Zerocater raises $15M as demand heats up for flexible in-office food services

Zerocater incubated at Y Combinator back in 2011 (back in the days when YC had just 45 companies in a cohort) — was growing at a fast clip and gobbling up new customers for its office meal delivery service before COVID-19 hit. The pandemic led it to shed 98% of its business and set off a quick scramble to figure out how to extend its shelf life. 

But survive it did, and now things are heating up. Zerocater today is announcing a round of $15 million to double down on its business with a wider geographical footprint and more AI and analytics to improve what it does.

This is a Series C, and it is being led by Cleveland Avenue LLC, with Remus Capital also participating. The funds will be used for geographic expansion, growing Zerocater’s footprint to 10 cities across the U.S. and Canada beyond its two current markets of NYC and the Bay Area.

Zerocater also plans to work on a wider slate of “digital cafeteria” services for its users, expanding its in-house “FoodIQ” platform, which uses AI and analytics to personalize menus and improve how Zerocater and its customers and suppliers run their food activities overall.

The funding comes on the heels of a strong year as more people have returned to spending time in their offices, with many companies going back to providing food for those workers as an anchor and also “table stakes” for attracting them in the first place.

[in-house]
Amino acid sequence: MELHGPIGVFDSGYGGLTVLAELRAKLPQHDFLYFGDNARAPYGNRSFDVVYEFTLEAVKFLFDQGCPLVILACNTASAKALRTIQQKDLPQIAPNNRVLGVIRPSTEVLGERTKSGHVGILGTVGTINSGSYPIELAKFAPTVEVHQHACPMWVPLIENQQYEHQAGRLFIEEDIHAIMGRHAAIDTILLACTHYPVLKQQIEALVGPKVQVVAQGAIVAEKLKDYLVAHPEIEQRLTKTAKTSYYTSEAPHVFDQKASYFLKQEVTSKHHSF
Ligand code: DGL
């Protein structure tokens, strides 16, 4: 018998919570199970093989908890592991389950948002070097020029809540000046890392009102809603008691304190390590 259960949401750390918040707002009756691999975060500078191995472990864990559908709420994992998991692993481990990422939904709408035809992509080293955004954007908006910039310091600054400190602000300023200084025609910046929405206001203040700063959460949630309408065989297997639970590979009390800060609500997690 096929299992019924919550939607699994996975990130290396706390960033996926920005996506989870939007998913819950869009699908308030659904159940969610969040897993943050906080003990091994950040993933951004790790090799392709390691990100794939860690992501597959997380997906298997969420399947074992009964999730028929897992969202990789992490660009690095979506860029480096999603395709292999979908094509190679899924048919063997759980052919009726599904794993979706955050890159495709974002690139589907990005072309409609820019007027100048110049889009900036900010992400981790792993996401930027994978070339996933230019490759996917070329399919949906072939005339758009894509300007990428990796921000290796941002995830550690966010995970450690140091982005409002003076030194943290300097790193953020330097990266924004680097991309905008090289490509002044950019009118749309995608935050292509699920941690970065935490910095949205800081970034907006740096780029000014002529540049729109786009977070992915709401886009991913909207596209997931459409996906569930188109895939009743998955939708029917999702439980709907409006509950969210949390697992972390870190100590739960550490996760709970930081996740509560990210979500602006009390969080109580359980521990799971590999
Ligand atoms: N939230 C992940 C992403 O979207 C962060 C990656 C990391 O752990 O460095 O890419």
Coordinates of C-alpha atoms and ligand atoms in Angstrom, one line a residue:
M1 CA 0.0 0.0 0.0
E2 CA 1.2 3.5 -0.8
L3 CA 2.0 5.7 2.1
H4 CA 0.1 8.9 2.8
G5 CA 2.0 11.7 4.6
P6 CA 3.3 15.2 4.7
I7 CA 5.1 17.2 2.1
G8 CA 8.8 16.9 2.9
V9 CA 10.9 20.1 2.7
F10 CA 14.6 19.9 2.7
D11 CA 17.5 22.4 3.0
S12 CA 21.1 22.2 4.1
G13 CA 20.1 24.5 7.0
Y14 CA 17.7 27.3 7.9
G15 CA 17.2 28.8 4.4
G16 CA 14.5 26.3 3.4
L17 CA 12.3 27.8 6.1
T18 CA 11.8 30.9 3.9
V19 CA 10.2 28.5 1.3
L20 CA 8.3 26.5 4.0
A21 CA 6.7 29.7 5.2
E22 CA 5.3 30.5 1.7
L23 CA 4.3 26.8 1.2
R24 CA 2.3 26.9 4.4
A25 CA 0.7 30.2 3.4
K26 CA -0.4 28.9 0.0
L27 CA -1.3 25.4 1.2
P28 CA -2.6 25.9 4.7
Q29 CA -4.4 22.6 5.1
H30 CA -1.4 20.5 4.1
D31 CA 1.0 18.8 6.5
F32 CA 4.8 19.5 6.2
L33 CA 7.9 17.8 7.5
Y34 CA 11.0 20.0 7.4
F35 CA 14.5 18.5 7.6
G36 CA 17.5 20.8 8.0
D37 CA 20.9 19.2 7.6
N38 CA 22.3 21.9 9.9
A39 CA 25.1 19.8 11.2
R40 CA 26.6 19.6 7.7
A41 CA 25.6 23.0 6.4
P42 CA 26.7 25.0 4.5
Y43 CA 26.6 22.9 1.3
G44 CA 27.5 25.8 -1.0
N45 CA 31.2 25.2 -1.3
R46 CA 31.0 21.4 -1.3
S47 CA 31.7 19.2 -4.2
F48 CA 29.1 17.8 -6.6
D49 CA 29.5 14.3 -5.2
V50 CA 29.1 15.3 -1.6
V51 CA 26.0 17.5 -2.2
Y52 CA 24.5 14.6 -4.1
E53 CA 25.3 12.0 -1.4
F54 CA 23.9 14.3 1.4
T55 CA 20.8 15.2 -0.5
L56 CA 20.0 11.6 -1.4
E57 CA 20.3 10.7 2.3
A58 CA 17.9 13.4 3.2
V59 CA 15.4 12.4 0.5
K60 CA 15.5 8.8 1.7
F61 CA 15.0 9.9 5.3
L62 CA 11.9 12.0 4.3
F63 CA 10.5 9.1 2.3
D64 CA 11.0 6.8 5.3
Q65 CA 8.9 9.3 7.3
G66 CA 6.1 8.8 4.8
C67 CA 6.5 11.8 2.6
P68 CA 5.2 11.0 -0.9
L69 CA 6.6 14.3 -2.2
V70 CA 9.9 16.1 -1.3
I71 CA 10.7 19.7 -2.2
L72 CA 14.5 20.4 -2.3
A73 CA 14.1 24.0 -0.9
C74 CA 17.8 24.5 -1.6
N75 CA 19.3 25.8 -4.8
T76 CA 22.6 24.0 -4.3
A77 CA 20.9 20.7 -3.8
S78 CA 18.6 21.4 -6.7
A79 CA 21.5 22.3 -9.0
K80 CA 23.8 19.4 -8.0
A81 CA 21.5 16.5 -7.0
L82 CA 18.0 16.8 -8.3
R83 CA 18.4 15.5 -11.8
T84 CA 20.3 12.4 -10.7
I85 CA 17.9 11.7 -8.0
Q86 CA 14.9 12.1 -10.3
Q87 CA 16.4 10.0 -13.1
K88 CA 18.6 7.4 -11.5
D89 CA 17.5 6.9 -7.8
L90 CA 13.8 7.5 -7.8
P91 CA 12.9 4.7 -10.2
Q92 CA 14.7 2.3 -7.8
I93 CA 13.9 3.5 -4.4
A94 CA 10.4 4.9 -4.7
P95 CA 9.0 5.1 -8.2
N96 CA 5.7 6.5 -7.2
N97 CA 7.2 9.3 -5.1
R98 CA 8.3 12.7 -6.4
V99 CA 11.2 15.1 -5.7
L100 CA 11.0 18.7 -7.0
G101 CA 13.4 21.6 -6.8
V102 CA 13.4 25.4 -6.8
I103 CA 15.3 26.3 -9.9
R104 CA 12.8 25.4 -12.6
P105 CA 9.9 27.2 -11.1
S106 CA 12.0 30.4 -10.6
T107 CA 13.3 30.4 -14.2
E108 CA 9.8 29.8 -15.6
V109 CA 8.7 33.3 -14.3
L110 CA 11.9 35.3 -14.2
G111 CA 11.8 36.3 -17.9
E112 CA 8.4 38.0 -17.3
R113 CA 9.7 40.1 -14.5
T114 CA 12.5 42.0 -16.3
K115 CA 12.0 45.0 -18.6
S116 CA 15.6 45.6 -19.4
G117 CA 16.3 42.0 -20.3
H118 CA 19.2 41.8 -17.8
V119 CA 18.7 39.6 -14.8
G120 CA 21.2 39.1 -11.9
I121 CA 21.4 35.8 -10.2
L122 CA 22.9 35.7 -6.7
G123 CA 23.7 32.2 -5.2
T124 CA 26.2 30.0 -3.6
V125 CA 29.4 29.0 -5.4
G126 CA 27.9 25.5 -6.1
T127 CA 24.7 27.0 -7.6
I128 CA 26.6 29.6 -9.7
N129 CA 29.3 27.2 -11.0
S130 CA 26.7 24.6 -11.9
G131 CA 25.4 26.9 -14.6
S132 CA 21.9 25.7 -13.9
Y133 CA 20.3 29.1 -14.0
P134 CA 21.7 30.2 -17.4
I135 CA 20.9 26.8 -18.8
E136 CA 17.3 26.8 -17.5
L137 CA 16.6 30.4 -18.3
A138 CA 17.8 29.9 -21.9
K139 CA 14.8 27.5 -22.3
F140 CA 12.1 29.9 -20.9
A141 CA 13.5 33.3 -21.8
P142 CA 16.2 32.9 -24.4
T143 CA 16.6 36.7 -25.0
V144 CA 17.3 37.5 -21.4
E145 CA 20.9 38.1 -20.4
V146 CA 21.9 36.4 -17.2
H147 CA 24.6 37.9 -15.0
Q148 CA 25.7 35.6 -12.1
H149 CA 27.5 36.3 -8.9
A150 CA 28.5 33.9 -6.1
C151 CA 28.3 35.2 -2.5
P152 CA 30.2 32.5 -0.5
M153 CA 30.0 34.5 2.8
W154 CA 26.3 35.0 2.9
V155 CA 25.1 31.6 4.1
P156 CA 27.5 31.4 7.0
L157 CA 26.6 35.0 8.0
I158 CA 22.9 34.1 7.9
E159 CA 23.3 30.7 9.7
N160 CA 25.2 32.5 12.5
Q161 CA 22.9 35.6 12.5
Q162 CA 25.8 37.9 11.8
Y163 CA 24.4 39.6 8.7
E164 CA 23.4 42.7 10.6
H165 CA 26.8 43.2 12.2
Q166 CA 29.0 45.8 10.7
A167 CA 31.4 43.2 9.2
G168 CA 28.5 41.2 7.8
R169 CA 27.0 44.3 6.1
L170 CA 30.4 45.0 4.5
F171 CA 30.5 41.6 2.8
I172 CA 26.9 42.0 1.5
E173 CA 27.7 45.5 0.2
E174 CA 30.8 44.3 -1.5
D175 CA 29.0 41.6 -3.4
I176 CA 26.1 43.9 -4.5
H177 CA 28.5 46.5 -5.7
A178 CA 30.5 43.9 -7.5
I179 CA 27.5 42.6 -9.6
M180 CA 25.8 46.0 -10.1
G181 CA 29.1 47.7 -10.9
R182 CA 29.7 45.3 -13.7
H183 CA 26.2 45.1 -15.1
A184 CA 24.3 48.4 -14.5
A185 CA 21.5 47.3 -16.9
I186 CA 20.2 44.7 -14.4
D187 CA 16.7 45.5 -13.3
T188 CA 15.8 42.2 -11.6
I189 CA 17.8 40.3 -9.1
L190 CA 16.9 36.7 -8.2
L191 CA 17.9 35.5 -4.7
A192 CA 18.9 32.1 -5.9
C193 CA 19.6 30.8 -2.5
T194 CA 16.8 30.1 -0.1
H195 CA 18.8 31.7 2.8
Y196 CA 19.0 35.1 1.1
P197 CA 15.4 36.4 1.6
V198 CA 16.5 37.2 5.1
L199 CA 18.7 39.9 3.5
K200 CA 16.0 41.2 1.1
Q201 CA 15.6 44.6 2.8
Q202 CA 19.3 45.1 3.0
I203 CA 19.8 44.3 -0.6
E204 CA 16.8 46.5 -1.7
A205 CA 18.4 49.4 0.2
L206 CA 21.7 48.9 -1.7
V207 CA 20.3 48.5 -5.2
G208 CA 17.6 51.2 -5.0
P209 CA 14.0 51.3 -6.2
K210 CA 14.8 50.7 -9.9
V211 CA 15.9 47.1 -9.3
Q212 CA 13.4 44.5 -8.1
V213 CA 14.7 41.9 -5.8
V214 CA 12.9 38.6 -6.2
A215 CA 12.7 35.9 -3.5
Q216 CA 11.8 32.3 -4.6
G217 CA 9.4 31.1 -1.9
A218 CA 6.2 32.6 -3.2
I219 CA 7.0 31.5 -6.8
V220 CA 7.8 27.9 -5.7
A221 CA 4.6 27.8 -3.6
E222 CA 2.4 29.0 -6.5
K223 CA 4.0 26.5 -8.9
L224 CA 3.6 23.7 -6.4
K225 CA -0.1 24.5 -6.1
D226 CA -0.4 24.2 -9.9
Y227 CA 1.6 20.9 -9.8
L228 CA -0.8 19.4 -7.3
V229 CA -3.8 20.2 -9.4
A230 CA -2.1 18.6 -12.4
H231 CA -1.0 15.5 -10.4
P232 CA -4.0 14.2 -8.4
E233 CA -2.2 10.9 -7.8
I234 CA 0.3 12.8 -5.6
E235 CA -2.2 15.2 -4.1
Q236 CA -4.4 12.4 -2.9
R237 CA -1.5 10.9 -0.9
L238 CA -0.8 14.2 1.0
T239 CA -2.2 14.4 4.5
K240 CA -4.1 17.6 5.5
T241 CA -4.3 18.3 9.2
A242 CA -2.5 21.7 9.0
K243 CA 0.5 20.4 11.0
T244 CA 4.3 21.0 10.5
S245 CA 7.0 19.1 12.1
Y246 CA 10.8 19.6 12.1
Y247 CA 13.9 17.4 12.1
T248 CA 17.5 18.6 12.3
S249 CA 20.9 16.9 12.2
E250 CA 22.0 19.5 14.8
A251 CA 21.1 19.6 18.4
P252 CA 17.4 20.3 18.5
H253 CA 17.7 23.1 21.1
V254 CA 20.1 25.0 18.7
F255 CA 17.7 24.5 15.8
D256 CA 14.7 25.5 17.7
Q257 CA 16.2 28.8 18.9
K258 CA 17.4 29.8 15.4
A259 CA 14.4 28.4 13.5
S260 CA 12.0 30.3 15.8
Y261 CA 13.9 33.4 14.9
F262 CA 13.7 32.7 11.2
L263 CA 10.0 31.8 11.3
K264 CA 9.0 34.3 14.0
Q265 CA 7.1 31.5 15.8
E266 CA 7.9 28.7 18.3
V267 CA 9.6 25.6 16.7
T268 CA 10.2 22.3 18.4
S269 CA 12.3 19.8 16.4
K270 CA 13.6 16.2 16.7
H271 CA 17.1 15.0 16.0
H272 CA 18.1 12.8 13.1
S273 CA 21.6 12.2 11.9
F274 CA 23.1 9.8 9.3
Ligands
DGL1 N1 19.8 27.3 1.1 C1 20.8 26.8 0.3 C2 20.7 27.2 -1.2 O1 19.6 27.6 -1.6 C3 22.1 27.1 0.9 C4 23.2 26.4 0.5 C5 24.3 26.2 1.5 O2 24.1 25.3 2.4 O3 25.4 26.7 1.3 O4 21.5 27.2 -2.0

Ali Sabeti, the CEO of the company, said that this has led to “tremendous growth” after a very tough couple of years. Zerocater’s revenues grew three-fold in the last 12 months and its own headcount went from a lean handful of people in the spring of 2020 to 50 in 2021, then up to 175 in 2022. It now plans to bring that number up to 200. 

Customers today include Slack, Datadog, Splunk, Druva and Robinhood.

Many of the crop of food delivery startups that have emerged over the years — mostly consumer-focused services, with high overhead and/or models that are too easily cloned by competitors — have ended up in a low-margin race to the bottom with tough unit economics to match. Sabeti, however, said that Zerocater has been profitable almost from the start, which is one reason why it’s raised a relatively modest amount over the years compared to many others in the space. (It’s not revealing its valuation, but the startup has raised $38.5 million to date with other backers including Romulus Capital, Struck Capital, SV Angel, Keith Rabois, Yuri Milner, Paul Buchheit and Justin Kan.)

Zerocater’s original concept was a classic two-sided marketplace focused on business users, specifically startups like Zerocater itself that were perhaps too small to invest in building their own in-house eating facilities but tech enough to know they needed to offer food to its employees.

Workers would order meals on an app, which was populated with meal choices from a group of local restaurants — some of which had never provided delivery before. Zerocater acted as a demand aggregator and negotiator, taking a service fee, as well as a cut if it managed to negotiate better prices with the restaurants (customers would still pay the menu fee, and the startup would pocket the difference).

That business started to take off and the company raised money and expanded.

But then, COVID-19 struck. It whittled down to almost nothing during the pandemic, with many restaurants shutting down and the customer list disappearing, too.

“We still had a little business, but it was just biotech companies, those working on COVID testing and essential workers,” Sabeti said.